South Dakota Alcohol and Crime Briefs

December 2013

  • The Justice Management Institute recognized Judge Larry Long and Attorney Jackley for their outstanding work in developing and implementing a variety of justice reforms, including the 24-7 Sobriety Program.

June 2013

  • South Dakota Governor Dennis Daugaard signed into law Senate Bill 70, which is expected to reduce the state’s burgeoning prison population by providing the resources necessary to expand probation, parole, and other programs. The law also provides prosecutors with the opportunity to seek more severe penalties for those who manufacture or distribute drugs.

December 2012

  • Governor Dauggard, Chief Justice Gilbertson, Senate Majority Leader Olson, and House Majority Leader Lust created the South Dakota Criminal Justice Initiative Working Group to examine the state’s correctional system and identify ways to (1) improve public safety by investing in programs, practices, and policies that have been proven to reduce recidivism; (2) hold offenders more accountable by strengthening community supervision; and (3) reduce corrections spending and focus prison space on violent, chronic, and career criminals.” The Group developed a package of recommendations that is expected to save approximately $200 million. The suggestions include increased usage of DUI and drug courts and the piloting of a supervision program based on Hawaii’s Opportunity Probation with Enforcement (HOPE).

September 2011

  • At Attorney General Jackley’s request, the legislature passed and the Governor signed a law authorizing the use of ignition interlock devices in the 24-7 Sobriety Program. Visit for more information. NPAMC recognizes the 24-7 Sobriety Program as a national model.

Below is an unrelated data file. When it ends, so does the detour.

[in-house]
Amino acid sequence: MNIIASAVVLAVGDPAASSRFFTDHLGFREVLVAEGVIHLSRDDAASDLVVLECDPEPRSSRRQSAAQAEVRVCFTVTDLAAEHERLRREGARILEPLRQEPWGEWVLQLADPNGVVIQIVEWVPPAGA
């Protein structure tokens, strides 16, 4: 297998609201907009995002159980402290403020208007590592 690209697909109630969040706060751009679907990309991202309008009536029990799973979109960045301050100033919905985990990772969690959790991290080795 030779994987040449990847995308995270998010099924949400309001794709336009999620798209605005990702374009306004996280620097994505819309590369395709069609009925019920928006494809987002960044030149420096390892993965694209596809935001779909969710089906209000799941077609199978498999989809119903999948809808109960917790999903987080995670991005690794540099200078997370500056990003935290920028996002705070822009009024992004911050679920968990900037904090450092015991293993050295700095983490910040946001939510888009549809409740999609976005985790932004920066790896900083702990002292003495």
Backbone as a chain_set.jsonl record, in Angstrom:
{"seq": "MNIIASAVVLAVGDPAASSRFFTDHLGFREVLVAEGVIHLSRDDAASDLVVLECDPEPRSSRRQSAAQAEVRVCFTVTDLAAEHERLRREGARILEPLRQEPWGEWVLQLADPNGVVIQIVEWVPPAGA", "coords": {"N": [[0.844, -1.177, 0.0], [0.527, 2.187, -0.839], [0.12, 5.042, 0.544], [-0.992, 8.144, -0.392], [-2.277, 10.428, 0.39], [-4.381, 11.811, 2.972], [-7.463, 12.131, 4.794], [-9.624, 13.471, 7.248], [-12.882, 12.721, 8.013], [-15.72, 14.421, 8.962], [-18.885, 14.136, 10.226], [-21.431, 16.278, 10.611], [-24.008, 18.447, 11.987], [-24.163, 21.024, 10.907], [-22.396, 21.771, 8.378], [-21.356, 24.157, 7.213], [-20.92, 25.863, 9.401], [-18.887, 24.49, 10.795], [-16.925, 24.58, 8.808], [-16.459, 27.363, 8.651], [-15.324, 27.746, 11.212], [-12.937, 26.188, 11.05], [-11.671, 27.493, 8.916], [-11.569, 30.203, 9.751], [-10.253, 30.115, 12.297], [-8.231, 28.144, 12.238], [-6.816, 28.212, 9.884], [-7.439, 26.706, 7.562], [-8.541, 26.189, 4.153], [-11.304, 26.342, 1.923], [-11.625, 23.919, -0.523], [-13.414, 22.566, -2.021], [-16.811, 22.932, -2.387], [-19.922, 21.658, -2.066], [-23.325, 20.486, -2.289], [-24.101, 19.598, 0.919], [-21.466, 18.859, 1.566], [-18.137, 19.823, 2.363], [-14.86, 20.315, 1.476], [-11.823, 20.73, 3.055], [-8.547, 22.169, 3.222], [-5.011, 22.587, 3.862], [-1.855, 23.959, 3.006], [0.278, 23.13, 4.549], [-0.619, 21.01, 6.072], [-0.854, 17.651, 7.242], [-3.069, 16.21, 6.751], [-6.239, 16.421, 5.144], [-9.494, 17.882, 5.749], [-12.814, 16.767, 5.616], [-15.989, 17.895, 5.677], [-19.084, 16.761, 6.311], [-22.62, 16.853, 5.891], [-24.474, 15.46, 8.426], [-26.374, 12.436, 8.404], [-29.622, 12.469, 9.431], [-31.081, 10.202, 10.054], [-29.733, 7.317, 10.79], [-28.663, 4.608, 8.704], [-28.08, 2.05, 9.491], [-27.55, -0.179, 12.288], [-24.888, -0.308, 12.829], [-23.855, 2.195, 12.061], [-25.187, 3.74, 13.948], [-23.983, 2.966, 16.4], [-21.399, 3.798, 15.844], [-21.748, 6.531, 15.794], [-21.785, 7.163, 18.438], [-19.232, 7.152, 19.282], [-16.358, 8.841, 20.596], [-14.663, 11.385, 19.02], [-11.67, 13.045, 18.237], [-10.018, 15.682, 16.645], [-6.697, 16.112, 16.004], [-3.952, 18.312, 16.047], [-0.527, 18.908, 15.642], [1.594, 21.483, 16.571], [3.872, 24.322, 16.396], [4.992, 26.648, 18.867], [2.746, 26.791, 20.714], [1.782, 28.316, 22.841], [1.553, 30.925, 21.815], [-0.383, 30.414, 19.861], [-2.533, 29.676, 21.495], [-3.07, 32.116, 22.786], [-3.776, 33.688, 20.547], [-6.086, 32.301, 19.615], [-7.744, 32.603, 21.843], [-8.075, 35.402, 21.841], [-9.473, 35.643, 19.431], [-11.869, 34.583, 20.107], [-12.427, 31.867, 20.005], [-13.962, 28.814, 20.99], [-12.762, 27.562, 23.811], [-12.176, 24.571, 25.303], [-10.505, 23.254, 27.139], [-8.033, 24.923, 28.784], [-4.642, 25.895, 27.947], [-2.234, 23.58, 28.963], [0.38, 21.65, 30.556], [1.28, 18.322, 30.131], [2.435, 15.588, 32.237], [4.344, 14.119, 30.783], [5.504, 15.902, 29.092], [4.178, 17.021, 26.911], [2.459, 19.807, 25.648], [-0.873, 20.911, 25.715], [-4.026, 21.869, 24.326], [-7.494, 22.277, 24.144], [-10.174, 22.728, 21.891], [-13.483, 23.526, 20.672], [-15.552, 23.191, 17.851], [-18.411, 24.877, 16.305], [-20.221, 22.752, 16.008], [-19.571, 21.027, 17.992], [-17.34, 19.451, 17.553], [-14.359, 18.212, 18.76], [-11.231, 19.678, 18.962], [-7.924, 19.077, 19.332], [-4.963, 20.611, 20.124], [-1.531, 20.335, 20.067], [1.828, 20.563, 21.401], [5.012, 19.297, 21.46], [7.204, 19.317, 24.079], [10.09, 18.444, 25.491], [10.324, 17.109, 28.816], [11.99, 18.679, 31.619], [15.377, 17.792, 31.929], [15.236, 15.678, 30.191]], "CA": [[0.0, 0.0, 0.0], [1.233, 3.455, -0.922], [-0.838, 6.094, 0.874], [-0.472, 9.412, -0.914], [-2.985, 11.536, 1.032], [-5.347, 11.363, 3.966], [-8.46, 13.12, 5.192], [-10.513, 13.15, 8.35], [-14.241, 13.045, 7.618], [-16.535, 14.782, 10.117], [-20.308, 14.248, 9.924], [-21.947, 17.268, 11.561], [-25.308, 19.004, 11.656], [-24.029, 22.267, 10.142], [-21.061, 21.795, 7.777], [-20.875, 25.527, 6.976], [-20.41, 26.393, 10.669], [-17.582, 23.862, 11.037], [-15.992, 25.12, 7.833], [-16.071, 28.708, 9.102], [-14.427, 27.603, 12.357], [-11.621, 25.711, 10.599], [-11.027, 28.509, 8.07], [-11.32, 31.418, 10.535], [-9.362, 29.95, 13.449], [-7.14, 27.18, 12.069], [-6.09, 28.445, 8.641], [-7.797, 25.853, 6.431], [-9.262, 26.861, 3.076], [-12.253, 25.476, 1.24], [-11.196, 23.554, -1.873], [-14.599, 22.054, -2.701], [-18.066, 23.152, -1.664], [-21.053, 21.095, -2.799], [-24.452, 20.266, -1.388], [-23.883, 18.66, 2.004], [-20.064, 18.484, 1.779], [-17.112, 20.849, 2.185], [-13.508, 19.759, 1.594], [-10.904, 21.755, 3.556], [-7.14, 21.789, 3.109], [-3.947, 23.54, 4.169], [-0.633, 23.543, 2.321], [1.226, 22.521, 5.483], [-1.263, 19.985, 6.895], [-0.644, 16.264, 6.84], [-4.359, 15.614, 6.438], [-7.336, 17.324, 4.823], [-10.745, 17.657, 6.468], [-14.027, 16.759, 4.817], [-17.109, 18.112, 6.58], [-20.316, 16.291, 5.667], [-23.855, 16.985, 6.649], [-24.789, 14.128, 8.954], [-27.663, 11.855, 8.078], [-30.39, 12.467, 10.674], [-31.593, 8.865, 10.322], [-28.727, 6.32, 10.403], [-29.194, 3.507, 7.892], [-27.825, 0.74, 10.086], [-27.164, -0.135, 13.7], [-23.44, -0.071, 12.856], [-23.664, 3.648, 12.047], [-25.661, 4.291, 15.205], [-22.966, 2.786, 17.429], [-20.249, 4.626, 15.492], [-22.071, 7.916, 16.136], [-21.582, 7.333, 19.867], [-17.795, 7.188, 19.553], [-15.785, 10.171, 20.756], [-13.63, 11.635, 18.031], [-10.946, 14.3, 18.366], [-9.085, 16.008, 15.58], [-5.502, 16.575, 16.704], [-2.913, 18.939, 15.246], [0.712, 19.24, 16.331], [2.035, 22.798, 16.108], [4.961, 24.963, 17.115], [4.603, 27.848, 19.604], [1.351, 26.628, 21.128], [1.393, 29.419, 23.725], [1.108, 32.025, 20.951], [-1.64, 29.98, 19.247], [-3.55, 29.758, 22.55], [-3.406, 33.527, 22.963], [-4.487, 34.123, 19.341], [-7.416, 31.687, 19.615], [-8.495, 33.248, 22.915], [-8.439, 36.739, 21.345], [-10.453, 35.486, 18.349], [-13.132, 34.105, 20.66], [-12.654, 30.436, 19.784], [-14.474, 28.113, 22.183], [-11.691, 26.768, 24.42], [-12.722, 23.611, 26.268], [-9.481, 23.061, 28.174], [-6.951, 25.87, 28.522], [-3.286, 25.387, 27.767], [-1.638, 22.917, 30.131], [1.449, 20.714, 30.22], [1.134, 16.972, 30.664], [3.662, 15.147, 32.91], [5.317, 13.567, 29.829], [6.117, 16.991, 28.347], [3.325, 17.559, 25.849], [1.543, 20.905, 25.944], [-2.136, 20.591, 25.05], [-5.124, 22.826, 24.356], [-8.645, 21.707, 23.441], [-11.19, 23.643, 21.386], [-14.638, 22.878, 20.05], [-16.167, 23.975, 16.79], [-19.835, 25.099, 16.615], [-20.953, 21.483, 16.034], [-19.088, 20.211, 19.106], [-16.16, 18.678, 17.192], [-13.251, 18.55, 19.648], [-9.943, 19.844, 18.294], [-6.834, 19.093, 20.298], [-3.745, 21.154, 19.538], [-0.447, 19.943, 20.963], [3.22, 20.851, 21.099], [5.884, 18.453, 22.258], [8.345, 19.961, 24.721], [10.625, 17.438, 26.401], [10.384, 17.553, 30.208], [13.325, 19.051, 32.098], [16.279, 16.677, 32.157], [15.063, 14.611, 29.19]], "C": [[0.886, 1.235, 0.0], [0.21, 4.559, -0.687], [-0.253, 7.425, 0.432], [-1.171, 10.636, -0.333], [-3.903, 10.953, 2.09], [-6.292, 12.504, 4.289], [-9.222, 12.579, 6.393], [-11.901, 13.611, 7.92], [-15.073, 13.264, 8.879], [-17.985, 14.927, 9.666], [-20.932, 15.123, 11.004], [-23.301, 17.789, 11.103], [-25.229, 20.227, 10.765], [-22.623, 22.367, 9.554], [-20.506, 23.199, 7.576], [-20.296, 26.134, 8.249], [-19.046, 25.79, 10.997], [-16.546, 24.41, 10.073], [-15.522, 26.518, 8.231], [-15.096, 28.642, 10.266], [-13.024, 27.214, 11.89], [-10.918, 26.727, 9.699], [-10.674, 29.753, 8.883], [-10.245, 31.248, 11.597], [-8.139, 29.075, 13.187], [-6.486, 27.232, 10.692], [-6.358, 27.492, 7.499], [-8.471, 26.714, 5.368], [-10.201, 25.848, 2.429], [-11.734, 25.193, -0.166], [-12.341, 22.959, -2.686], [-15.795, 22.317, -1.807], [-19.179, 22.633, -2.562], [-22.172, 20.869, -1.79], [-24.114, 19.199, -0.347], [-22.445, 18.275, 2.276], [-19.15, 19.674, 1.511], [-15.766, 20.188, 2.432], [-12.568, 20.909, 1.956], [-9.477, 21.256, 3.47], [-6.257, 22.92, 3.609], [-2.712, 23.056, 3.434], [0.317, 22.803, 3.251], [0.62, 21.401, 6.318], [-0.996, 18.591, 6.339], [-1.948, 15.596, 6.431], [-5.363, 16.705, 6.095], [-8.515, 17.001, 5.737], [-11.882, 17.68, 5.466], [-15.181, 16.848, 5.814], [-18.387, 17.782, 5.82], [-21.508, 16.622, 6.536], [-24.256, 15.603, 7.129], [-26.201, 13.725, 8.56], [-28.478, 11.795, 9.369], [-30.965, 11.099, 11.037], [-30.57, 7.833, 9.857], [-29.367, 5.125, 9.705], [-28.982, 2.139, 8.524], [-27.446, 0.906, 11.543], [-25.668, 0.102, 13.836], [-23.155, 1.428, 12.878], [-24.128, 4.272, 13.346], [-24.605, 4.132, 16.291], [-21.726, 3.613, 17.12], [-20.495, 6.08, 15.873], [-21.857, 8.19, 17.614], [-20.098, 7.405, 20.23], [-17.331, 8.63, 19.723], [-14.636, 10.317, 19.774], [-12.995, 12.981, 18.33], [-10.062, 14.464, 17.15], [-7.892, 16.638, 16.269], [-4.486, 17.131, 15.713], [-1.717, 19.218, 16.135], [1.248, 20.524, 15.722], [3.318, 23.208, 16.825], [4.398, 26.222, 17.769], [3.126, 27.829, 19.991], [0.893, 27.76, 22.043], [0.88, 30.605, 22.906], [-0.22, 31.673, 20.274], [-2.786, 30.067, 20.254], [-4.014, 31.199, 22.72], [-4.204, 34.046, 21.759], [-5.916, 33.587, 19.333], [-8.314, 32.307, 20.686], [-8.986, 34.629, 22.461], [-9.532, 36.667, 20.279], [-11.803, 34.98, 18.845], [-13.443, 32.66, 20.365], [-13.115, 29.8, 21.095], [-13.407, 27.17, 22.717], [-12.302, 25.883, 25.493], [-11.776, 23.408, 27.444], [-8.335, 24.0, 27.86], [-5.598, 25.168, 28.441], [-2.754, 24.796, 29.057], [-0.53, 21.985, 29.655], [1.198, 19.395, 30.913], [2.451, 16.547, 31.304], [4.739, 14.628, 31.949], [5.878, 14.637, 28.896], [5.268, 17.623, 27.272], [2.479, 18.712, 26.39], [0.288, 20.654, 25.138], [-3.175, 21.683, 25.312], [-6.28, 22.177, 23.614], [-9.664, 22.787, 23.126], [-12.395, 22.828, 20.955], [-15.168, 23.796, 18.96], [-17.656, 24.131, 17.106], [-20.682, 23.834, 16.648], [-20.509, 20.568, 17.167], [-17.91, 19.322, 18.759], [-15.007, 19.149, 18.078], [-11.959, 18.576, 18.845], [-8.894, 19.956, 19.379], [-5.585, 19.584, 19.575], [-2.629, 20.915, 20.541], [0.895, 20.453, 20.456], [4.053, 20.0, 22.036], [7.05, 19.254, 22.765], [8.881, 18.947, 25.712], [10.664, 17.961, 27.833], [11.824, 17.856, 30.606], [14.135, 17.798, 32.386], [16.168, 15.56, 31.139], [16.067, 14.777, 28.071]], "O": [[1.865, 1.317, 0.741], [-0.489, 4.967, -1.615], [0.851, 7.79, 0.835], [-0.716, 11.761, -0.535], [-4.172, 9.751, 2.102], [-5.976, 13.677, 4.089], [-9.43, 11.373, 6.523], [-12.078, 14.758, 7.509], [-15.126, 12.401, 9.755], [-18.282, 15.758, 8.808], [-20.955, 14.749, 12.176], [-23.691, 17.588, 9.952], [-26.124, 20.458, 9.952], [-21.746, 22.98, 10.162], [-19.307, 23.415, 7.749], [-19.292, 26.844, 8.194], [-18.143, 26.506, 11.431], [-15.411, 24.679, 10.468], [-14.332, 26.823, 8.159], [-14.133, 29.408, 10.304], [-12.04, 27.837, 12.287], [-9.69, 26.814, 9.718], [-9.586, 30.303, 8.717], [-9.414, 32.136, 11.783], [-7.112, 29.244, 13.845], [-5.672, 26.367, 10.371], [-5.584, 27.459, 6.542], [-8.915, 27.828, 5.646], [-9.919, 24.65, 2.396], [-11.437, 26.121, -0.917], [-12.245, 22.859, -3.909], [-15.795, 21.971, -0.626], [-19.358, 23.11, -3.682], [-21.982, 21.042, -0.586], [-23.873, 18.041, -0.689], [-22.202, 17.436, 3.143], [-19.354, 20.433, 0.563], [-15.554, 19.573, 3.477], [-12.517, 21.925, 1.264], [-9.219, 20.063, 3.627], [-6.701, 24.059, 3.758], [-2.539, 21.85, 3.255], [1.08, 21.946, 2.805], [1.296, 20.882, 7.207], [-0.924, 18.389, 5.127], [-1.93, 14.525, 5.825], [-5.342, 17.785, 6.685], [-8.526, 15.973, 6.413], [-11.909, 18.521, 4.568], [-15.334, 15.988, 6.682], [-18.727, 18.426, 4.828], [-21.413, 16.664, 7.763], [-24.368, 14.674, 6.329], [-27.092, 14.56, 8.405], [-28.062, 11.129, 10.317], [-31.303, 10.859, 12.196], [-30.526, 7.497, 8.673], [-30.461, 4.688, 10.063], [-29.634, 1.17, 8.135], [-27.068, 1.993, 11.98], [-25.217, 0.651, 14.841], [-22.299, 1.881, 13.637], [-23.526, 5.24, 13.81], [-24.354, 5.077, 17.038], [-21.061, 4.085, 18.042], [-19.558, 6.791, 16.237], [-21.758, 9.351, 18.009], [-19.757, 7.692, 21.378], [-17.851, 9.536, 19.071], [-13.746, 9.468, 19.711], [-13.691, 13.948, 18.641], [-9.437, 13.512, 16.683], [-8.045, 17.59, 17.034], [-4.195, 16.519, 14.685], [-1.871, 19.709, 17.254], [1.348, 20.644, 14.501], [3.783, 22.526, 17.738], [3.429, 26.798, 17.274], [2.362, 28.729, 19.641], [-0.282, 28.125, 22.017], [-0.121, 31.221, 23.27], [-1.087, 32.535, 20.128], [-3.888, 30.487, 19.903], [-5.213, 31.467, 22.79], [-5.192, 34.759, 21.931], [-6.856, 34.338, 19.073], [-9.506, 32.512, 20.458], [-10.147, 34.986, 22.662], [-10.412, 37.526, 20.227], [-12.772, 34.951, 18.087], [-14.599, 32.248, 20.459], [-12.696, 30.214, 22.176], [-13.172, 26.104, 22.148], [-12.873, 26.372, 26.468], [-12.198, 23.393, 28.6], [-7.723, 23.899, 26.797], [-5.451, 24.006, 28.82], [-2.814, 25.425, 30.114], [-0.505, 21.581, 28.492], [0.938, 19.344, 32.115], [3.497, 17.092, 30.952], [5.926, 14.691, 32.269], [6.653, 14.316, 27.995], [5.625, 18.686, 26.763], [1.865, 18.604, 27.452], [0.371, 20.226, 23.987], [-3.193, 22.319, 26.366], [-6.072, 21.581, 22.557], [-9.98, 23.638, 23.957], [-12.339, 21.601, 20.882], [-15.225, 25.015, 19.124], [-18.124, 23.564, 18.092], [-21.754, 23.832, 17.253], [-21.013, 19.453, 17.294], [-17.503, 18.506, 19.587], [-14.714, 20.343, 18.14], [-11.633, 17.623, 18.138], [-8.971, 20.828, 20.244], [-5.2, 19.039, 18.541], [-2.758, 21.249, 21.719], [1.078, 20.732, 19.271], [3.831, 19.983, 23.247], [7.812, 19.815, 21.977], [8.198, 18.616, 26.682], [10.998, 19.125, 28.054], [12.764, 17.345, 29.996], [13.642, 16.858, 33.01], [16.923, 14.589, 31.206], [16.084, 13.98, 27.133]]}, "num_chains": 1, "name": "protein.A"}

April 2010

*The South Dakota House Commerce Committee rejected a bill that would have lowered the minimum drinking age from 21 to 19 in a 10-3 vote.

December 2009

  • Former United States Attorney Marty J. Jackley was appointed to replace 24/7 Sobriety Program pioneer Larry Long as South Dakota Attorney General. Long resigned his post when he was appointed by the Governor as a Circuit Court Judge. Jackley has expressed his strong support of the 24-7 Program and commitment to improving the way the justice system addresses offenders with alcohol, drug, and mental health issues.
  • The South Dakota Supreme Court became the first appellate court in the country to rule on the admissibility of transdermal alcohol monitoring. The court found that SCRAM results were admissible under the Daubert test because “[t]here was evidence that the underlying scientific process was widely accepted, the theories and techniques in question either had been or could be tested, the process has been subjected to some review and publication, and potential error rates are lower than some other accepted methods of measuring alcohol consumption.” Click here to download the opinion.

September 2009

  • Attorney General Larry Long, who conceived of and developed the award-winning 24/7 Sobriety Program, accepted an appointment to the bench.
  • In addition, Long, in cooperation with South Dakota Health and Human Services, the Brookings County Sheriff’s Office, NPAMC, and the South Dakota 3rd Judicial Circuit, in August launched a research project that requires persons under arrest and lodged in jail to participate in a prescreen that is designed to test for co-occurring mental illness that is present along with an alcohol or drug dependency. The results of the prescreen and shared information will enable judges to then provide criminal justice stakeholders and public/private treatment providers with valuable information that will assist in applying appropriate treatment models. The effectiveness of the 24/7 Sobriety Project model, along with evaluation and treatment best practices, holds the most promise dealing long-term with drug and alcohol offenders.

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